For those of you who have been keeping score at home (which I probably say more often than I should), you know that I looked into the idea that four of the witnesses quoted in the Levelland UFO vehicle interference cases had been discredited. Robert Sheaffer mentioned it on my radio show and did send a link to the site run by the Iron Skeptic. After the show I asked for the contact information for the site host, Aaron Sakulich. When I posted the article about Levelland, I had not heard back from him. In case you missed all this, you can read that article here:
The point is that I received a very cordial response from Aaron. I was looking for the source of his information because I had never heard anything like that, and I have been studying the case for, shall we say, decades. I had looked at both skeptical and believer sites, have the complete Project Blue Book file on the case (with a copy with all the names in it), have been to Levelland, twice, and talked with a few of those who have done some original research on the case. In other, more precise words, I had done my due diligence in the research of the case so that
I could say that I hadn’t seen this particular issue raised…
|Levelland, Texas, Obviously.|
And yes, I know what you’re thinking. If that information was out there on a website and I didn’t find it, then how can I say I had performed my due diligence? Because there becomes a point where you have all the information necessary to properly analyze the case and what you might have missed probably isn’t all that relevant. Or, I suppose, that when the issue was raised, I was able to refute it without having to make any further study. To properly refute it, I did additional research, which, BTW, was out there for others to find. Again, if you look at my original post about this, you’ll understand what I mean. The question shouldn’t have been raised…
The real point, however, is that the information wasn’t published on the website until after I had completed my research. When I looked, on the web, for new information, this particular site did not appear in my search engine.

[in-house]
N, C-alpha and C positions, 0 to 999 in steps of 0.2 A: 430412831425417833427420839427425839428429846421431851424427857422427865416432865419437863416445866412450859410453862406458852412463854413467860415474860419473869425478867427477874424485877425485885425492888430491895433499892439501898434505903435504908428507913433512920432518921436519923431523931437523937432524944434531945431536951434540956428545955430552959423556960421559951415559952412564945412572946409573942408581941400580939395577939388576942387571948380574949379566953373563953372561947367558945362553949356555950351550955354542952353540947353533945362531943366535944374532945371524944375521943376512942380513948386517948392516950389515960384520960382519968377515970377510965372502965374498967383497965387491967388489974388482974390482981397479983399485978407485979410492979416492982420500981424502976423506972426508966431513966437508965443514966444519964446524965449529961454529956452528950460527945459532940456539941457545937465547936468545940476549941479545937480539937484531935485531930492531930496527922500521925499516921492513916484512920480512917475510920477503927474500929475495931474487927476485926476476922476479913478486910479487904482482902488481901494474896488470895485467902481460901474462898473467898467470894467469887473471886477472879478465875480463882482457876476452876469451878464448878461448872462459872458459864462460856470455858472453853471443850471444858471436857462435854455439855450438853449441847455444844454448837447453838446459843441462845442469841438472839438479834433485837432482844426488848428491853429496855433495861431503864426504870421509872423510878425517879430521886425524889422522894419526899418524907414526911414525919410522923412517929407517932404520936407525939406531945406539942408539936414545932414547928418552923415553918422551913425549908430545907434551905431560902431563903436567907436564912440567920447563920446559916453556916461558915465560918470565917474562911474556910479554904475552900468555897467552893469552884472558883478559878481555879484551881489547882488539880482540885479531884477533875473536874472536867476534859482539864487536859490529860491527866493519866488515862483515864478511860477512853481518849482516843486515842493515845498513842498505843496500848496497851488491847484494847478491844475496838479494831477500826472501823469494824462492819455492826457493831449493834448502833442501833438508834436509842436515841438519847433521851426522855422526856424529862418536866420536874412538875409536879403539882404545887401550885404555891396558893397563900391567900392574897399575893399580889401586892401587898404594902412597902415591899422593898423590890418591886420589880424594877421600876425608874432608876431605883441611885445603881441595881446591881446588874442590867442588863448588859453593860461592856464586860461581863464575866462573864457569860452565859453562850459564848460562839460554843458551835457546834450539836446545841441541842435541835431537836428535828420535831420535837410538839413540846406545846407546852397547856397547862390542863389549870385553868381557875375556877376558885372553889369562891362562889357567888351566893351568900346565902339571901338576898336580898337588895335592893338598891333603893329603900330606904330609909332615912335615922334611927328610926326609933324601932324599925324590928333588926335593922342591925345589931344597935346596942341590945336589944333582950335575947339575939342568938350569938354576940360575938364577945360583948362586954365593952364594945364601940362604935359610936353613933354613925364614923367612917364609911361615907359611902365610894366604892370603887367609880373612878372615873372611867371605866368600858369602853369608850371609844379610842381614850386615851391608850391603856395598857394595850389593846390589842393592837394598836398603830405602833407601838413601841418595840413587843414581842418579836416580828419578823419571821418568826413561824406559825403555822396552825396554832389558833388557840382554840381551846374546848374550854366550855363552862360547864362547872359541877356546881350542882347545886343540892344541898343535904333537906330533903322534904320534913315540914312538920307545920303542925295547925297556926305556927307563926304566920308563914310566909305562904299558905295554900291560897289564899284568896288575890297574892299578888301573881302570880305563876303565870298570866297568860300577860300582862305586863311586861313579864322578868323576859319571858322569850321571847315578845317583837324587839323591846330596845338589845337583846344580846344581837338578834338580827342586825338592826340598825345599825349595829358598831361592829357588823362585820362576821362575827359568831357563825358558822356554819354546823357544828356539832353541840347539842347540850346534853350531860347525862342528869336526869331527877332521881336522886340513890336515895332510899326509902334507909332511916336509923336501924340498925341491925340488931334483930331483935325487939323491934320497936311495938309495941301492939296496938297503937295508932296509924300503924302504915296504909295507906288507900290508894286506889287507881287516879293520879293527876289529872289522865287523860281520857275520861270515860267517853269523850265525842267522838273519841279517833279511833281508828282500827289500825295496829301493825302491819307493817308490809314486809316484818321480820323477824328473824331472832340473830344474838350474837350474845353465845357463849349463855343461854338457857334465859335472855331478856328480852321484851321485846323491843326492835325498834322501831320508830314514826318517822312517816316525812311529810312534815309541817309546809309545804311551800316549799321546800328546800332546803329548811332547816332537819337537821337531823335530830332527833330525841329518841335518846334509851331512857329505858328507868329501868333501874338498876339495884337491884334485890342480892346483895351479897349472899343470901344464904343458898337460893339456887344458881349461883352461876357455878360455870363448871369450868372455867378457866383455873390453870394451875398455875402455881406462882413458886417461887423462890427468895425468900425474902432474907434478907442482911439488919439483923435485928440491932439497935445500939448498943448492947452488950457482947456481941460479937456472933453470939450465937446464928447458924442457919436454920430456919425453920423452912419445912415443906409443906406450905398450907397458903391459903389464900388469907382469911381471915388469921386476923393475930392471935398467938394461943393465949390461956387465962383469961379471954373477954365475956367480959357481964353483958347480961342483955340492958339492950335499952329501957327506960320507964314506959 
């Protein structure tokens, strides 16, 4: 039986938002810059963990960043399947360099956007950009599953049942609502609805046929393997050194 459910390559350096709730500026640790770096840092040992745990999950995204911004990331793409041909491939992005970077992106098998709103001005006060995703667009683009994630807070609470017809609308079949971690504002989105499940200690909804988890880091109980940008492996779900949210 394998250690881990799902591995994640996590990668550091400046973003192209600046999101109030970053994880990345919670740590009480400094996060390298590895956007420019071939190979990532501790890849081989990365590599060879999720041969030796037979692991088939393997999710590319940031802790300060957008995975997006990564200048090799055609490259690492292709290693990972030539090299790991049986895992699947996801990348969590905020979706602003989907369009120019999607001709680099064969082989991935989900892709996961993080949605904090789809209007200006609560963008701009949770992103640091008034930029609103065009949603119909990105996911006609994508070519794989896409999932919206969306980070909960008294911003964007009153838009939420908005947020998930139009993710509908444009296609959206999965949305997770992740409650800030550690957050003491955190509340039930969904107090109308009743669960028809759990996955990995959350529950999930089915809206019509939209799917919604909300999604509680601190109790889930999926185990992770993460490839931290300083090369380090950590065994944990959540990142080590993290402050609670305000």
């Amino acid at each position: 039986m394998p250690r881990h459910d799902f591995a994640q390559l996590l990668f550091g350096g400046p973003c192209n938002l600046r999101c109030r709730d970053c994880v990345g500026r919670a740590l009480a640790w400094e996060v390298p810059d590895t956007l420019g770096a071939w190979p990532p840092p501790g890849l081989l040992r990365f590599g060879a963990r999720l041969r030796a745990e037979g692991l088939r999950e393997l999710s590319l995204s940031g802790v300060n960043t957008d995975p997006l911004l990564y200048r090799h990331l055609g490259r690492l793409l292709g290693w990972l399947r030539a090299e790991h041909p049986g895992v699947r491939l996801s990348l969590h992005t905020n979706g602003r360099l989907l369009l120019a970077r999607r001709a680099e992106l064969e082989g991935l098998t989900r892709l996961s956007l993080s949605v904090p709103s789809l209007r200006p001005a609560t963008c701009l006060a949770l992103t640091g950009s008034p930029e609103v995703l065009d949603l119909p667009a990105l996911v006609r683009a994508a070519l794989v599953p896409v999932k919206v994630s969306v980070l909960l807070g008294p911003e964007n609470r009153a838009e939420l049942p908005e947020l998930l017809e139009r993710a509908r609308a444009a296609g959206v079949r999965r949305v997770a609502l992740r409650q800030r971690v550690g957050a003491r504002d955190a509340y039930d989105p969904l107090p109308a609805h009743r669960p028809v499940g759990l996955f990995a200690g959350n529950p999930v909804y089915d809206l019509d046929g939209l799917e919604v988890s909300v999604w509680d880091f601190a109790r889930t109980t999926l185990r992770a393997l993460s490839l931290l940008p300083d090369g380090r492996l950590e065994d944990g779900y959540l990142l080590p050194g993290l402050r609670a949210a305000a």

But I digress…
As I say, I received a very nice response from Aaron that should put this aspect of the case to rest. He wrote, “At any rate, I had to go back and re-read my article about Levelland to remember which case it was about. I must admit that even it was not my finest work. I am sure that at the time I only had access to whatever came up on google or whatever books I may have had around the house. So, I am afraid that I cannot provide a great deal of new information - and since I didn't cite my sources at the time, I don't even know what books those might have been.”
And that’s where this ends. We don’t know the sources so we can’t see what those sources might have said. We don’t know how the information was developed. We can say that it might have been someone who was writing about the case in the pre-Internet days so that he or she extrapolated from the lack of additional information about those four witnesses. Without access to the body of data I have, the writer might have thought that those witnesses had not been interviewed, or that those witnesses might have only called in reports. It might just boil down to a guess based on the lack of information and nothing particularly nefarious.
What we can do is eliminate this criticism of the case because we don’t have good information on the way it was gathered. And since I was able to find evidence that two of the witnesses had, in fact, been questioned by the police, if not by the Air Force, then we know that the criticism is inaccurate. We can leave it there.